Johnson, Samuel B. F., “Negro” Civil War Veteran

While researching Civil War General Andrew Barclay Spurling, who was born on GCI, I came across another Civil War veteran, Samuel B. F. Johnson, listed as Negro, who was also born in the Town of Cranberry Isles. His story might provide an interesting contrast to General Spurling. Johnson’s history has been very difficult to trace. No record of his birth and nothing relating to a Johnson family on the island during this time period have surfaced yet; there are Johnsons in the 1880s, but schooners came and went around the globe from this island. More than one source has Johnson being born here ca. 1839, enlisting in the Navy in New York 1863. In 1864, Johnson is in the Naval Enlistment Rendezvous at Boston having served a year with a three-year term (Vol. 40, p. 879, NARA microfilm M953, roll 29; FHL microfilm 2,383,578. Seen atfamilysearch.org/ark:61903/1:1:XG3Z-TTG).

In reading a most excellent book, Maine’s Visible Black History by Price and Talbot, I discovered that a black child, Samuel B.F. Johnson was born on “Cranberry Island, Maine” (must be circa 1839). He only comes to light because he’s a Civil War veteran who enlists in the Navy in New York at age 24 in 1863. His name and complexion also appear on www.nps.gov/civilwar/search-sailors-detail.htm?sailorID=JOH0222.  His name appears on gcihs.org/1/history.html under the header “Cranberry Isles in the Rebellion” but no complexion listed there.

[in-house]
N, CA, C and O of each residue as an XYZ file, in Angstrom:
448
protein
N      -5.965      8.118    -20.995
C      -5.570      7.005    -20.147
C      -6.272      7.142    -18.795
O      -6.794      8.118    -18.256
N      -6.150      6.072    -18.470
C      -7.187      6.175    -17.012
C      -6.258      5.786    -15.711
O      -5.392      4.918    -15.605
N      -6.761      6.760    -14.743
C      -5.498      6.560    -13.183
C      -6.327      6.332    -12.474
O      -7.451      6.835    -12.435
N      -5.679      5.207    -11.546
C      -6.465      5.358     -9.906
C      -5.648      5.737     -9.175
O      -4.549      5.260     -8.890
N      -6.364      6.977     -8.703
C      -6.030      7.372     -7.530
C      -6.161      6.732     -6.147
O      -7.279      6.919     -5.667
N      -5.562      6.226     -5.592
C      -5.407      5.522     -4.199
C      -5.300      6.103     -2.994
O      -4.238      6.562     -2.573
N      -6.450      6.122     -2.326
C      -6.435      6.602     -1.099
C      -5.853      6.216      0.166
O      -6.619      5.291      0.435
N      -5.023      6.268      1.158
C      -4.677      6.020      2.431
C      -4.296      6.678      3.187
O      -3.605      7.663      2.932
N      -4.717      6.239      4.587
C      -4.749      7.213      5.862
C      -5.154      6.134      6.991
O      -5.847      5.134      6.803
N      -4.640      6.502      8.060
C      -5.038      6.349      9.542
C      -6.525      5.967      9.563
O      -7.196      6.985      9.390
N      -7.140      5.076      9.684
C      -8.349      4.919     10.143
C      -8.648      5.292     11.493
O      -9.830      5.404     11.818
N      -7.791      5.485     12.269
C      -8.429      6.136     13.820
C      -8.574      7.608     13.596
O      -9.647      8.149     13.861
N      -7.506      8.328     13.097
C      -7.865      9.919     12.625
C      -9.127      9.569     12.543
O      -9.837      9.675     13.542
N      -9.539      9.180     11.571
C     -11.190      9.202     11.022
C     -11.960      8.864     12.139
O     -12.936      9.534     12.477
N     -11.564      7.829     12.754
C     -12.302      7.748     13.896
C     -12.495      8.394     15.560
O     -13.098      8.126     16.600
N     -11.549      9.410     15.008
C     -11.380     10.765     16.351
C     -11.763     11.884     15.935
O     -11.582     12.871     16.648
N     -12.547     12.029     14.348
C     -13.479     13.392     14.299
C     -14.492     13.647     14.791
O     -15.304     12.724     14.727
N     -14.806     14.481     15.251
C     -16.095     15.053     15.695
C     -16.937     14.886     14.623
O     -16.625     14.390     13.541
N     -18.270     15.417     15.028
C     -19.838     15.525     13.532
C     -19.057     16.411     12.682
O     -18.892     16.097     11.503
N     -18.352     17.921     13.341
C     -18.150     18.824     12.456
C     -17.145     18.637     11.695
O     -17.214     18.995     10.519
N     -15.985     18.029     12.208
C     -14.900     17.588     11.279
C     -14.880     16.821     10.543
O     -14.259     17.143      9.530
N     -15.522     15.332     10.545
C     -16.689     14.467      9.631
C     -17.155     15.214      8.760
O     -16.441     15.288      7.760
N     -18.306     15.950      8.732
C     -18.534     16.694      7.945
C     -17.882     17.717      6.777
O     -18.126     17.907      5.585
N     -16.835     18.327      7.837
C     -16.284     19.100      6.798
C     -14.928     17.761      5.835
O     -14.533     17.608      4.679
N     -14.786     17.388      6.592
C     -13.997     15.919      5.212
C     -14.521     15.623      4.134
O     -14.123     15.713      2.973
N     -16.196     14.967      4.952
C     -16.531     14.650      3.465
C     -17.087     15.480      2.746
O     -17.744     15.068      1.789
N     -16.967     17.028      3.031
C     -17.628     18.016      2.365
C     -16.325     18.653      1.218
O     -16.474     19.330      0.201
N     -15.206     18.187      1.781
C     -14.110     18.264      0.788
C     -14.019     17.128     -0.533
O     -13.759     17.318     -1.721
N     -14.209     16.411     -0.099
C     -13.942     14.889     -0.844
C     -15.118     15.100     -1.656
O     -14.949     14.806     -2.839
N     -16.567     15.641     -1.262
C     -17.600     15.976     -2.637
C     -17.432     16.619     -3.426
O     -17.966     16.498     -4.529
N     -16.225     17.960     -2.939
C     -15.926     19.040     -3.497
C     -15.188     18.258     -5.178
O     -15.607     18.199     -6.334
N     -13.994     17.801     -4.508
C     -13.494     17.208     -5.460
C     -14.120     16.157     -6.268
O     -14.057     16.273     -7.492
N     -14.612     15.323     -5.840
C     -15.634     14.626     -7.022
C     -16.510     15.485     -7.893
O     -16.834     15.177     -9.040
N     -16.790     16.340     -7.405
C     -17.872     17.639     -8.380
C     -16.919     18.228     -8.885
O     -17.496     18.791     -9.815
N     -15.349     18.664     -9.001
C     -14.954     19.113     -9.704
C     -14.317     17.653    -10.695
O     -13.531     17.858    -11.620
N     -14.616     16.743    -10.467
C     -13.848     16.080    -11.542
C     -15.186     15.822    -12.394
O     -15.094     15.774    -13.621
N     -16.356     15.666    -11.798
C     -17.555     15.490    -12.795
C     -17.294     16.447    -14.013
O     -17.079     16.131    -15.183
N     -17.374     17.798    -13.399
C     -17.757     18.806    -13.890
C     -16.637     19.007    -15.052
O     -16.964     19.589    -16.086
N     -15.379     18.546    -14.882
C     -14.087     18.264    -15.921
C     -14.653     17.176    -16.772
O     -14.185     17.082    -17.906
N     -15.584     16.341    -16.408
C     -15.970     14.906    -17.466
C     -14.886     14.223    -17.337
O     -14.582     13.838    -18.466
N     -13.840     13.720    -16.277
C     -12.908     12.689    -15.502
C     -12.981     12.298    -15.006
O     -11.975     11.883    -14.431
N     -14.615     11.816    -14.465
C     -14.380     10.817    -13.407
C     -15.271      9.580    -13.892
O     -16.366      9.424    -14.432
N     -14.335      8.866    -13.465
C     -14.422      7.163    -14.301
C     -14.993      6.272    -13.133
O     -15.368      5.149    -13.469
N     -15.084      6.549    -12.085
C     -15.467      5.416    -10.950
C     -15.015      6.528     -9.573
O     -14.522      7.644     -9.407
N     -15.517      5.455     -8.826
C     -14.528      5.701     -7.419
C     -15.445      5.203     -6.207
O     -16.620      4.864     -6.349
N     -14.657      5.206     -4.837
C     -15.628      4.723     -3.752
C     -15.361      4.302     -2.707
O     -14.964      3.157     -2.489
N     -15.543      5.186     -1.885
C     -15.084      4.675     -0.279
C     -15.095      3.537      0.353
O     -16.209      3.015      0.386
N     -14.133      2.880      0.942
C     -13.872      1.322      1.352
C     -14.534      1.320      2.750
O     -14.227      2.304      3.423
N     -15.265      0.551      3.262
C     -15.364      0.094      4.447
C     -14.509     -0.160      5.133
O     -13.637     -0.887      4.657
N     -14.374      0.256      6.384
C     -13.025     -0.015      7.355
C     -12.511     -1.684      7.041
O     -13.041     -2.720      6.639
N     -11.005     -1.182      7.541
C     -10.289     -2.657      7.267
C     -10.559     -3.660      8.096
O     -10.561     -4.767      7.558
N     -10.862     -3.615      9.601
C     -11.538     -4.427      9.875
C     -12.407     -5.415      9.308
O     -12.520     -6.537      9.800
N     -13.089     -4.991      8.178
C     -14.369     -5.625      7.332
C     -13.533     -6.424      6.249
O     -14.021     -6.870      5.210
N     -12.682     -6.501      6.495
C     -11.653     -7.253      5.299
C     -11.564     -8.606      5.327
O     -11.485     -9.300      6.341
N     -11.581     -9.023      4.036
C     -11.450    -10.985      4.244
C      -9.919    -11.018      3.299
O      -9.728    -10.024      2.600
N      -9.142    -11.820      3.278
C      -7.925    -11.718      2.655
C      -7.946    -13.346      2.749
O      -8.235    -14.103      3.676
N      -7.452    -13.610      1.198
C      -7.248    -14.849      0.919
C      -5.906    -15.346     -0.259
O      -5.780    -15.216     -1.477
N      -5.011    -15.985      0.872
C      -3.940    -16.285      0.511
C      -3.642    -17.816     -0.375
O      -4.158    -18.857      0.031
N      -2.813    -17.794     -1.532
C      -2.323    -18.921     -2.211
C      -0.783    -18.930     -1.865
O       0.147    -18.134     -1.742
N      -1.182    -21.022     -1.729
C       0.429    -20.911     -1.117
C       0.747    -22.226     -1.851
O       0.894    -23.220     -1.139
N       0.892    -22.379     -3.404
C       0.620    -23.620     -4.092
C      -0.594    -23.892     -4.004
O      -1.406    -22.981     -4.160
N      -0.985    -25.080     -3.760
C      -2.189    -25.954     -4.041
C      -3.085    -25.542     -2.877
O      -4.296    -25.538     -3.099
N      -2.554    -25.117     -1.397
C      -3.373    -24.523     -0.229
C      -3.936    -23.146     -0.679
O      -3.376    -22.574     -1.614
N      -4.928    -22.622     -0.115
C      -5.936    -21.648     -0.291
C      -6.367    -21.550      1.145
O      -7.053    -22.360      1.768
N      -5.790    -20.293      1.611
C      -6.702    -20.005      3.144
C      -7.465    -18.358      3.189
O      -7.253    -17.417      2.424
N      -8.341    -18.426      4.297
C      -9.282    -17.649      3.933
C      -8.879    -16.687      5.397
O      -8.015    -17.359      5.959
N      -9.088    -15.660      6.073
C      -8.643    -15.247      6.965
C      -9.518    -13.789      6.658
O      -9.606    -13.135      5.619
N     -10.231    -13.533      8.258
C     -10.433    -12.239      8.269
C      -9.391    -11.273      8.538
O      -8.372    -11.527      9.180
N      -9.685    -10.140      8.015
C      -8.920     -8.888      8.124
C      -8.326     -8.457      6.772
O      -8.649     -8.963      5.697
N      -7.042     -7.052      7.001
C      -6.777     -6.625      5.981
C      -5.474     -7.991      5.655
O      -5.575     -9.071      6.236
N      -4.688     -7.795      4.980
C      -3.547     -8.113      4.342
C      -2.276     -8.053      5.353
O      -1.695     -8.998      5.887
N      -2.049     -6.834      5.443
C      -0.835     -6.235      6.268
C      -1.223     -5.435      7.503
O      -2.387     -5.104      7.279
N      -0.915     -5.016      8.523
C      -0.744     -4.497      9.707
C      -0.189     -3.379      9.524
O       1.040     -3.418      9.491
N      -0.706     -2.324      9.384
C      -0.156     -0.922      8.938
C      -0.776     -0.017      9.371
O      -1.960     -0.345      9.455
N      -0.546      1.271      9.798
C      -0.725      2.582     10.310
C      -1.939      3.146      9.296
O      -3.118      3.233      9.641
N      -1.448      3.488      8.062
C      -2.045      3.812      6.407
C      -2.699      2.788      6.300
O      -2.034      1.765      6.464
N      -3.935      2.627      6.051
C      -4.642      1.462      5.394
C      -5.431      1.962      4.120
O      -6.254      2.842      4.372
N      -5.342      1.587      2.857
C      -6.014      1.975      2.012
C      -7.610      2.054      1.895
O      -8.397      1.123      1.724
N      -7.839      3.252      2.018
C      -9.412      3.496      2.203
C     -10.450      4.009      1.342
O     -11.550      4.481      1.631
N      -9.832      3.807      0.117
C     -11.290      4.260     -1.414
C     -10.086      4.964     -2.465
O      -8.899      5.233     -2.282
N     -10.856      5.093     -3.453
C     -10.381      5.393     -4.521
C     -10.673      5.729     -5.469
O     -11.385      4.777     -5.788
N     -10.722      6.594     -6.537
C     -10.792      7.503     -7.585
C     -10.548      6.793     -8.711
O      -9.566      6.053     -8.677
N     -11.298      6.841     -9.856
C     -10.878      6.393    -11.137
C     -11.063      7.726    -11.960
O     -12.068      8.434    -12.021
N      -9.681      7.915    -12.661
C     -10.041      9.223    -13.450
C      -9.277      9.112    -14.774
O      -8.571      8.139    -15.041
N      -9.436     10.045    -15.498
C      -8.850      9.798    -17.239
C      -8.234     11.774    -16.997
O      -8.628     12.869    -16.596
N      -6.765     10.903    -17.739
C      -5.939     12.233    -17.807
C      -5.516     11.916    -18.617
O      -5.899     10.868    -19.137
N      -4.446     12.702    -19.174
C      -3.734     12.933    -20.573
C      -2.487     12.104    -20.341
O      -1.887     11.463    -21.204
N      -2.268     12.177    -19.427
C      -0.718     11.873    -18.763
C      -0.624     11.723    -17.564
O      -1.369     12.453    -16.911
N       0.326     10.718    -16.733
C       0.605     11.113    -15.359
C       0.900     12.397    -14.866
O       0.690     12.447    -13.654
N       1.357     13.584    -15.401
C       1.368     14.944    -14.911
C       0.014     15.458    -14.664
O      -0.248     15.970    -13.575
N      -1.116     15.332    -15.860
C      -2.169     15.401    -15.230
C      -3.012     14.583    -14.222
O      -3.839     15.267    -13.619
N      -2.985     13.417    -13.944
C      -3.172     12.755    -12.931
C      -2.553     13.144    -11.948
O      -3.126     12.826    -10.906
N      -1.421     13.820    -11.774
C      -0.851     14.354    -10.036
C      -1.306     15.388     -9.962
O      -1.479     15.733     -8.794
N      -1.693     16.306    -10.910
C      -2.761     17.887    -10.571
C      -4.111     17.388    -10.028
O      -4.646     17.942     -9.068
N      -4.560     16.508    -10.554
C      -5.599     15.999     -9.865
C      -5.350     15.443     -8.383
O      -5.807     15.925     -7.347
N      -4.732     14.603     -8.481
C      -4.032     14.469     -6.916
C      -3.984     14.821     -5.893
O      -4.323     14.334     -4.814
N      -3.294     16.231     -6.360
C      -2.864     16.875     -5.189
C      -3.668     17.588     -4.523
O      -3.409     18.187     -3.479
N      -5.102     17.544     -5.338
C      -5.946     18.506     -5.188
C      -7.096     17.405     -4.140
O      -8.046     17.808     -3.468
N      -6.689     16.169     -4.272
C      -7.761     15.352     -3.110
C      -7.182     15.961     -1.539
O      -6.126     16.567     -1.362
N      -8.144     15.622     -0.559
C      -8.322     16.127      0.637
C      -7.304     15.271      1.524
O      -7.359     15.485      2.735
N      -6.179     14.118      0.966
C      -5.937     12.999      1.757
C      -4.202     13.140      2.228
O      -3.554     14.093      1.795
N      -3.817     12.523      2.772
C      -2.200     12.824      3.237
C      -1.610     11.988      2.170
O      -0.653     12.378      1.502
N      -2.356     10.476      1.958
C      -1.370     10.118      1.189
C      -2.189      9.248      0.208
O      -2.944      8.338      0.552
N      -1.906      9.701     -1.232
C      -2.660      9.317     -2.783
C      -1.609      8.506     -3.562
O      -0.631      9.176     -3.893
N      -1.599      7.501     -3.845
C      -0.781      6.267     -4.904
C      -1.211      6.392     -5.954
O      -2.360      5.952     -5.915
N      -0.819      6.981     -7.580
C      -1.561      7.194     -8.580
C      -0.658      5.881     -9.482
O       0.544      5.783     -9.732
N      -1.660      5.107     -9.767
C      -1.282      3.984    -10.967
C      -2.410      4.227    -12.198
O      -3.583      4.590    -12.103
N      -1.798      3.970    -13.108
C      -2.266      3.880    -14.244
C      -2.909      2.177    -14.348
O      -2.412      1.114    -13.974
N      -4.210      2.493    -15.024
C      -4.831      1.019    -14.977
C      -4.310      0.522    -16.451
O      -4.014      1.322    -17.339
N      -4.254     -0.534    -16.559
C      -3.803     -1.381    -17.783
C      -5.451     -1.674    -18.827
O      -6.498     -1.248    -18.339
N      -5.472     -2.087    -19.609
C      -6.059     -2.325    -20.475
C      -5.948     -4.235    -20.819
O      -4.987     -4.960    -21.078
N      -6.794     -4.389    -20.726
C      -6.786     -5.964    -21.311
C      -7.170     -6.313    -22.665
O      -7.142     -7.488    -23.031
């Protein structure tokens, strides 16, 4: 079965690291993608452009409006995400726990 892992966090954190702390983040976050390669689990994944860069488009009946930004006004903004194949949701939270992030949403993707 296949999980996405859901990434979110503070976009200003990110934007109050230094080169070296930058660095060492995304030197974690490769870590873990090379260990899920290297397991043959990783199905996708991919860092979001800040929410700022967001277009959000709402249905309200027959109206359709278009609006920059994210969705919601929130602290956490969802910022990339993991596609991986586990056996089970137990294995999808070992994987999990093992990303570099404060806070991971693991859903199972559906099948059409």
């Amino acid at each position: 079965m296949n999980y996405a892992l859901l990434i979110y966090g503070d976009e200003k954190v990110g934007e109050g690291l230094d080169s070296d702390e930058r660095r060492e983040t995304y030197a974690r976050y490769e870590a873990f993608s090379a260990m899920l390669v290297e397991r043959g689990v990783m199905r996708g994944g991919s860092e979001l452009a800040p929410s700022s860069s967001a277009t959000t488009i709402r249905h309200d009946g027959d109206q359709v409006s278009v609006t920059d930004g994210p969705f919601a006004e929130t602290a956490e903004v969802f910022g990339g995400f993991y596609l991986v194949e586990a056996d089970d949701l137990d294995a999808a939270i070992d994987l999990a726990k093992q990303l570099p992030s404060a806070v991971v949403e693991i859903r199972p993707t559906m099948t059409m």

I’ve searched census records and midwife records but find nothing about him. There are white Johnsons out on GCI but it’s much later -1880s. There is Thomas Frazer’s  free black family living on Schoodic ca. 1790-1820. There is another “Cranberry Island” further south, but they have no record of Mr. Johnson either.

Has anyone done any research into black history on the islands? Seems there’s a lot that could be done. Several Cranberry Isles schooners were involved in trade with the West Indies and the southern states bringing specialty lumber and fish and returning with cargo. Also, there is a schooner Water Witch that was captained by a GC Islander. On P. 360 of Visible Black History there’s an article about a brig Water Witch that captured the slaveship Beaulah (possibly hailing from Portland) on the high seas. I don’t know yet if this is our Water Witch.  (Preliminary research by GCIHS Archivist 2016 – archivist@gcihs.org)